Personalizing dialysis

Dr. Amit Garg

Heart attacks and strokes are the leading cause of death among dialysis patients. Lawson scientists Dr. Chris McIntyre, director of the Lilibeth Caberto Kidney Clinical Research Unit at London Health Sciences Centre (LHSC), and Dr. Amit Garg, nephrologist and director of living kidney donation at LHSC, are leading a clinical trial investigating whether personalizing the temperature of dialysis fluid, called dialysate, can protect the heart and brain from injury. Typically, dialysate is set to a temperature of 36.5 ºC to match body temperature. However, body temperature can range from 35.5 to 37.5 °C. Research shows that personalizing the temperature of dialysate to 0.5 ºC below the patient’s body temperature can reduce the frequency of large drops in blood pressure. The study, called My TEMP, will be conducted in all 26 Ontario hemodialysis renal programs, which oversee 84 hemodialysis centres participating in the study and care for more than 7,500 patients.

 

Family environment influences emotional well-being of children with epilepsy

Dr. Shane Goodwin and Dr. Kathy Speechley

Children with epilepsy have a higher risk of developing emotional and behavioural disorders, including depression, anxiety and poor self-esteem, yet it has been difficult to pinpoint why this occurs. Researchers at Children’s Health Research Institute (CHRI), a program of Lawson, studied a group of children aged four to 12 with new-onset epilepsy, investigating factors at the time of diagnosis and their impact on the emotional well-being of the children two years later. They found that clinical factors, such as the type of epilepsy and frequency of seizures, were not associated with emotional well-being. Instead, several family characteristics, including family stresses, functioning and resources, were strongly associated with emotional well-being. The study was led by Dr. Kathy Speechley, chair of the Children’s Health & Therapeutics Division at CHRI, and Dr. Shane Goodwin, who was a PhD candidate in the Department of Epidemiology & Biostatistics at Western University’s Schulich School of Medicine & Dentistry and a trainee at CHRI at the time the study was conducted.

 

Radiation techniques to improve quality of life for lung cancer patients

While palliative radiation therapy is used to ease pain in patients with advanced lung cancer, it often has adverse effects on the esophagus, which leads to symptoms like heartburn and difficulty swallowing. Through the PROACTIVE clinical trial, Lawson scientist Dr. Alexander Louie is testing new palliative radiation techniques to spare these effects on the esophagus and improve quality of life for lung cancer patients. PROACTIVE first launched at the London Regional Cancer Program (LRCP) at London Health Sciences Centre in late 2016. It is now active at multiple centres across Canada. The clinical trial uses more precise radiation techniques to reduce the dosage of radiation to the esophagus or ‘swallowing passage’ with the hope of easing pain, building comfort and allowing for a nutritious diet. PROACTIVE is funded by a Canadian Cancer Society Quality of Life Research Grant.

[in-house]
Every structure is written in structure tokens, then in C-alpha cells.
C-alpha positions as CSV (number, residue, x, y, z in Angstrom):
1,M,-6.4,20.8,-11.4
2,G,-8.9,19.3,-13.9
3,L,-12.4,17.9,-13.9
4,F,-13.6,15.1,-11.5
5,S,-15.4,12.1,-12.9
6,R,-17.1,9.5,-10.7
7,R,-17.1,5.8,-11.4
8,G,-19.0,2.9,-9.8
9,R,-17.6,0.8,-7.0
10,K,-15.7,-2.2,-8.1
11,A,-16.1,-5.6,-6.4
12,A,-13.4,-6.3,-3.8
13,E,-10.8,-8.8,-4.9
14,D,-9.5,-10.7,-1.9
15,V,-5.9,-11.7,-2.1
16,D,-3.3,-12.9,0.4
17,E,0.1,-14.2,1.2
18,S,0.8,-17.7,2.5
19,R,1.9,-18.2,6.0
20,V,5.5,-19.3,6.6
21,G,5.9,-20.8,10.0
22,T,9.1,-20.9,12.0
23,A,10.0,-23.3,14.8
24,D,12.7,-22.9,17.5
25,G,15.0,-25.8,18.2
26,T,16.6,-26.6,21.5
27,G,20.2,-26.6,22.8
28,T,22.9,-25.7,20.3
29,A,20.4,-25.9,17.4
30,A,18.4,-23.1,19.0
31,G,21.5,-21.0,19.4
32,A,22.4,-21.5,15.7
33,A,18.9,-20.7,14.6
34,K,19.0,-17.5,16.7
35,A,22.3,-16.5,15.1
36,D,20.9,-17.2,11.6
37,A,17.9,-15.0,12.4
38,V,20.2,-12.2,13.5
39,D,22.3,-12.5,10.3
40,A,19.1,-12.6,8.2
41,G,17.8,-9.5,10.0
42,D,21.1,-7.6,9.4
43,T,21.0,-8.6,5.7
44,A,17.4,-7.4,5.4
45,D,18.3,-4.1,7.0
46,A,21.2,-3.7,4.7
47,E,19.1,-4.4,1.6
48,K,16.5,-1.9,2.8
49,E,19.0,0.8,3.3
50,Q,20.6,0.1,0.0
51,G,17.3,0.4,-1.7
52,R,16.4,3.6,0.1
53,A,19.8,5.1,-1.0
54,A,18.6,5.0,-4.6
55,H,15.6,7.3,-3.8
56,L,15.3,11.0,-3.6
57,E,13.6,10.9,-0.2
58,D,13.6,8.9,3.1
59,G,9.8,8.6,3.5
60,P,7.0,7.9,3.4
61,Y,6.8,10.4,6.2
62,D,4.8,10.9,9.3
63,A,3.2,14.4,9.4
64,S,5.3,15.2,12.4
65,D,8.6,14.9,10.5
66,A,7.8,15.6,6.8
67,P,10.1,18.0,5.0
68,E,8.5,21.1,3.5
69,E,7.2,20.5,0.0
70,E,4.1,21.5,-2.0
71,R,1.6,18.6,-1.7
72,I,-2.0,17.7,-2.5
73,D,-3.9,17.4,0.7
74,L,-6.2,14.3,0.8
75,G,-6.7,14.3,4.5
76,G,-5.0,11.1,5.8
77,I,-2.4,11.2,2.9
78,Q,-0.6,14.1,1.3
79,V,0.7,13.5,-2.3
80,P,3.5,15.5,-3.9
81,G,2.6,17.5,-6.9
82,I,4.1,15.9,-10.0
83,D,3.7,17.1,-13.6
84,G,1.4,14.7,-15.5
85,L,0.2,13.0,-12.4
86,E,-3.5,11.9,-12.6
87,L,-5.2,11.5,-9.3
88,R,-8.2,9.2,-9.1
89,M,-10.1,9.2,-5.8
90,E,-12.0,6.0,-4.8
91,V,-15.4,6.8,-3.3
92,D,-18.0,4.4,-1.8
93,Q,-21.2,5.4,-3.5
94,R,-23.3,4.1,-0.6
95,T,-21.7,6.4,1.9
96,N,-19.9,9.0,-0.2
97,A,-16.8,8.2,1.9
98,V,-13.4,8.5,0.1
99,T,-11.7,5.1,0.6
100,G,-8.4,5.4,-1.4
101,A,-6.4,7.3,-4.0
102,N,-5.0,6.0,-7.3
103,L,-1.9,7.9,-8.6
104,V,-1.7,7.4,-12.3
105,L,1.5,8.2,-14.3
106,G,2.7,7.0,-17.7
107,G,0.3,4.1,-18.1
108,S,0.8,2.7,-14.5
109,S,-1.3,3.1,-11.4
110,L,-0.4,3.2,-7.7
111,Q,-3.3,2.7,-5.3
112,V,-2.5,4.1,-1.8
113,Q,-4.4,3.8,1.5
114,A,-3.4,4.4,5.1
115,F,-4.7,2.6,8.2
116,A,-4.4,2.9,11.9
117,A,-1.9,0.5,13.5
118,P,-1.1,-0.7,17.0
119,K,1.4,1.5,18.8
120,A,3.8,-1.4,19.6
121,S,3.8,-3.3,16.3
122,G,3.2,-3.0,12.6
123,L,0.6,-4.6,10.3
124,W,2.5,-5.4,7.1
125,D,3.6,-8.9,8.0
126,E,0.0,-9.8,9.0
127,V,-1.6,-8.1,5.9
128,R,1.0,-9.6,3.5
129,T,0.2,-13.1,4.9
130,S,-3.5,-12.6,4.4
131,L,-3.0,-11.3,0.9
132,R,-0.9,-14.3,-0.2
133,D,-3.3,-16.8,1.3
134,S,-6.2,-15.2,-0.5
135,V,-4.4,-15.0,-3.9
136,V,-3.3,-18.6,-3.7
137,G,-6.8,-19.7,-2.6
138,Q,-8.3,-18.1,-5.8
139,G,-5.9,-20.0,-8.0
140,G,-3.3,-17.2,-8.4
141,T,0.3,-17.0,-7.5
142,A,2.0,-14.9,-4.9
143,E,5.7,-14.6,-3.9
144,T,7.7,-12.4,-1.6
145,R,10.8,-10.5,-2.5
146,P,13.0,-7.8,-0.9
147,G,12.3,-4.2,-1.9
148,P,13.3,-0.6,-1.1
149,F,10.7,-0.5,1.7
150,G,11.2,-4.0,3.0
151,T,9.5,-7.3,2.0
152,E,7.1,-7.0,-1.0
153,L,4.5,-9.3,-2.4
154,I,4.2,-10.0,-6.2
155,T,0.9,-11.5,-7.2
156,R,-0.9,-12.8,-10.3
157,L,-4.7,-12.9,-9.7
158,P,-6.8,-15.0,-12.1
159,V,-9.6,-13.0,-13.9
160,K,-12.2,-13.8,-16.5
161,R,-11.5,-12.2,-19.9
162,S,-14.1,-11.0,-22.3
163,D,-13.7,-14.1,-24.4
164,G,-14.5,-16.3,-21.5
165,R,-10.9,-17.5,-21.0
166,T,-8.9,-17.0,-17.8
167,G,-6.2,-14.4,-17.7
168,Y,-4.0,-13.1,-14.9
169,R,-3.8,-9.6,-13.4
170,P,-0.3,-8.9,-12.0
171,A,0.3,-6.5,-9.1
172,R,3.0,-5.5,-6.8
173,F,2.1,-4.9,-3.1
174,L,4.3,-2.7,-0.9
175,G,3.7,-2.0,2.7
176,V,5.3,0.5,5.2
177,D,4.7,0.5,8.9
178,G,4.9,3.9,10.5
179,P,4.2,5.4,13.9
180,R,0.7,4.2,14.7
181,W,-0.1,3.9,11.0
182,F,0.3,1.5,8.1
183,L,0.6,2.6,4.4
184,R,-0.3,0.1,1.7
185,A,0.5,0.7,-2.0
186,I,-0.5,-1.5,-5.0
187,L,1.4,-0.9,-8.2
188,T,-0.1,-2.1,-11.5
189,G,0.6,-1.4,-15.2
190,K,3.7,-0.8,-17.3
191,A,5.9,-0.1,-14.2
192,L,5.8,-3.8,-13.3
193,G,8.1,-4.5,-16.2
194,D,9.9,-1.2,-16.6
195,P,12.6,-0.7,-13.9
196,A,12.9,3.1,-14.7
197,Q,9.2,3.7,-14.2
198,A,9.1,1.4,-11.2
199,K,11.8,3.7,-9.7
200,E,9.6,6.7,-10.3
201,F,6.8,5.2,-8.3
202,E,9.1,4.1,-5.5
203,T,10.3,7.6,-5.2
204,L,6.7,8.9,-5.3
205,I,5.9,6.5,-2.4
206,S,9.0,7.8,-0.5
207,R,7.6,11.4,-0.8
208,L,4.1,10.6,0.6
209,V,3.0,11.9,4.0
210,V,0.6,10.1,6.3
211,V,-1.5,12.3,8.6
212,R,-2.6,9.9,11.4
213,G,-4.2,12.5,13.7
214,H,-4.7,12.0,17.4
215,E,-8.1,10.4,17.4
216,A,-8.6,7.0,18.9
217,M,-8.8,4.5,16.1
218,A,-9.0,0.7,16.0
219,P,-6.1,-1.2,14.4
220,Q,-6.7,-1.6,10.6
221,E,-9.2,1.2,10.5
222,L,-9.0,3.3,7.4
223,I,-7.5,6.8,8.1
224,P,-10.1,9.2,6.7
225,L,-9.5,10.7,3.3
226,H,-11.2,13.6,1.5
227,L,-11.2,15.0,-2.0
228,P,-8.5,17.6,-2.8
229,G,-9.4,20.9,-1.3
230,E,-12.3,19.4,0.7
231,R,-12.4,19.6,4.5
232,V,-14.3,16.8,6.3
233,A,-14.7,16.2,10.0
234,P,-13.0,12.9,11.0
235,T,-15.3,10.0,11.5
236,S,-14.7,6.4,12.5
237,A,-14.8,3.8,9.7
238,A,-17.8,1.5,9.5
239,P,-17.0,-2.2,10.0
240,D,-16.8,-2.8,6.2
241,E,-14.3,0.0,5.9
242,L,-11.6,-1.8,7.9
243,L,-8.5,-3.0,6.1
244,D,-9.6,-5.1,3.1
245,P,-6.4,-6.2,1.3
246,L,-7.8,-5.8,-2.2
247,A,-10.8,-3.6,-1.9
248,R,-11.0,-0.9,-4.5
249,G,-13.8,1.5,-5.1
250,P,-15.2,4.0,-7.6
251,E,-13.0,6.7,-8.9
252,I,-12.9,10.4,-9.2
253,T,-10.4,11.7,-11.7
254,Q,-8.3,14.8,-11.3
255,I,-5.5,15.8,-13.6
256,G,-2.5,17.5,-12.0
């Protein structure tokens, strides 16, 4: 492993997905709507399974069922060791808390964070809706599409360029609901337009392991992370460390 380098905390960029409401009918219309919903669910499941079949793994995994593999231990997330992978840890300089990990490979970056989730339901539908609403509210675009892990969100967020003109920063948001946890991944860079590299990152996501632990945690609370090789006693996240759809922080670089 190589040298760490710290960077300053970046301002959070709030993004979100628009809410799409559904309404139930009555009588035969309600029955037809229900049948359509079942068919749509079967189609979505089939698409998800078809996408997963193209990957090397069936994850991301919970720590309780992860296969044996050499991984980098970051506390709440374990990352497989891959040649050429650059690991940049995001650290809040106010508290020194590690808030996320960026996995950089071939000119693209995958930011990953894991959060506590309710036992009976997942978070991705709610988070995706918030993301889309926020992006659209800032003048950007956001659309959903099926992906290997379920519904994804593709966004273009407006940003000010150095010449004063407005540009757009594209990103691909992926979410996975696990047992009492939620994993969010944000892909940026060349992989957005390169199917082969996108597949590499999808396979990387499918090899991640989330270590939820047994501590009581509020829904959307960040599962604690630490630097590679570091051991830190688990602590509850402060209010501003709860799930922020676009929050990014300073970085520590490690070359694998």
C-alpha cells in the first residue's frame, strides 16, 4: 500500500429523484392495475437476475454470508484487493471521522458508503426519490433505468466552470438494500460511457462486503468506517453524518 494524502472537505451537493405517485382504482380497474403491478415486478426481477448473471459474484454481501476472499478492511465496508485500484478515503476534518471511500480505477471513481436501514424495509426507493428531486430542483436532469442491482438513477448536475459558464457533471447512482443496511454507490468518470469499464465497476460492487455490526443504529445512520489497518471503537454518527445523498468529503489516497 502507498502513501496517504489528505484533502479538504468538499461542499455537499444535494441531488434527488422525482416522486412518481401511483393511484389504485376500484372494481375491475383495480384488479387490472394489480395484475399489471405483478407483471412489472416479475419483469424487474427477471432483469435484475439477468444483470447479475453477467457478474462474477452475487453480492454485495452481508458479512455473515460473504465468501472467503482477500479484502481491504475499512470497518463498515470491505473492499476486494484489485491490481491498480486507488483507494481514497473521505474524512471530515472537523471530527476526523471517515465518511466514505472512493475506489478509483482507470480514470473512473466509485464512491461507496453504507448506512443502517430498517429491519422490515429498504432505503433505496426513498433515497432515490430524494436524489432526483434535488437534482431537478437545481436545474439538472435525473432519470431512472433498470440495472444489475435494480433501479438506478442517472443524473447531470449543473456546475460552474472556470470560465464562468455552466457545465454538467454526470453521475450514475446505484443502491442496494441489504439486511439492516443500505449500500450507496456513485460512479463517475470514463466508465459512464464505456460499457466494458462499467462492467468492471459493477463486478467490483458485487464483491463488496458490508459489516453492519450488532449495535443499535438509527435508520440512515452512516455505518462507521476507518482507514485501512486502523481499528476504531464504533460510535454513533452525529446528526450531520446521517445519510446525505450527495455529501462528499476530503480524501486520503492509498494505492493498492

New test can identify P acnes shoulder infection, a complication of arthroplasty surgery, within 24 hours

Fluorescently labelled human rotator cuff cells infected with P acnes bacteria, which appear red

Propionibacterium acnes (P acnes , or as it has been recently re-named, Cutibacterium acnes) is a type of bacteria typically found deep in the hair follicles and sebaceous pores of the skin. A P acnes infection of the shoulder is a common and serious complication that occurs after arthroplasty (surgery to replace a damaged joint, most commonly with artificial material), which can cause pain in the shoulder joint and often loosens the implant. In most cases, the patient requires additional surgery to remove the infection and replace the implant. It can be difficult to diagnose a P acnes infection as it often presents without symptoms that would be characteristic of an infection, such as pain, skin reddening, or wound drainage. A team of researchers led by Dr. David O’Gorman, Lawson scientist and co-director of Molecular and Cellular Research at the Roth McFarlane Hand and Upper Limb Centre (HULC) at St. Joseph’s Health Care London, developed the PCR-RFLP assay, a test which can accurately identify P acnes infection within 24 hours. Current methods take an average of six or more days, and are prone to sample contamination and false-positive results.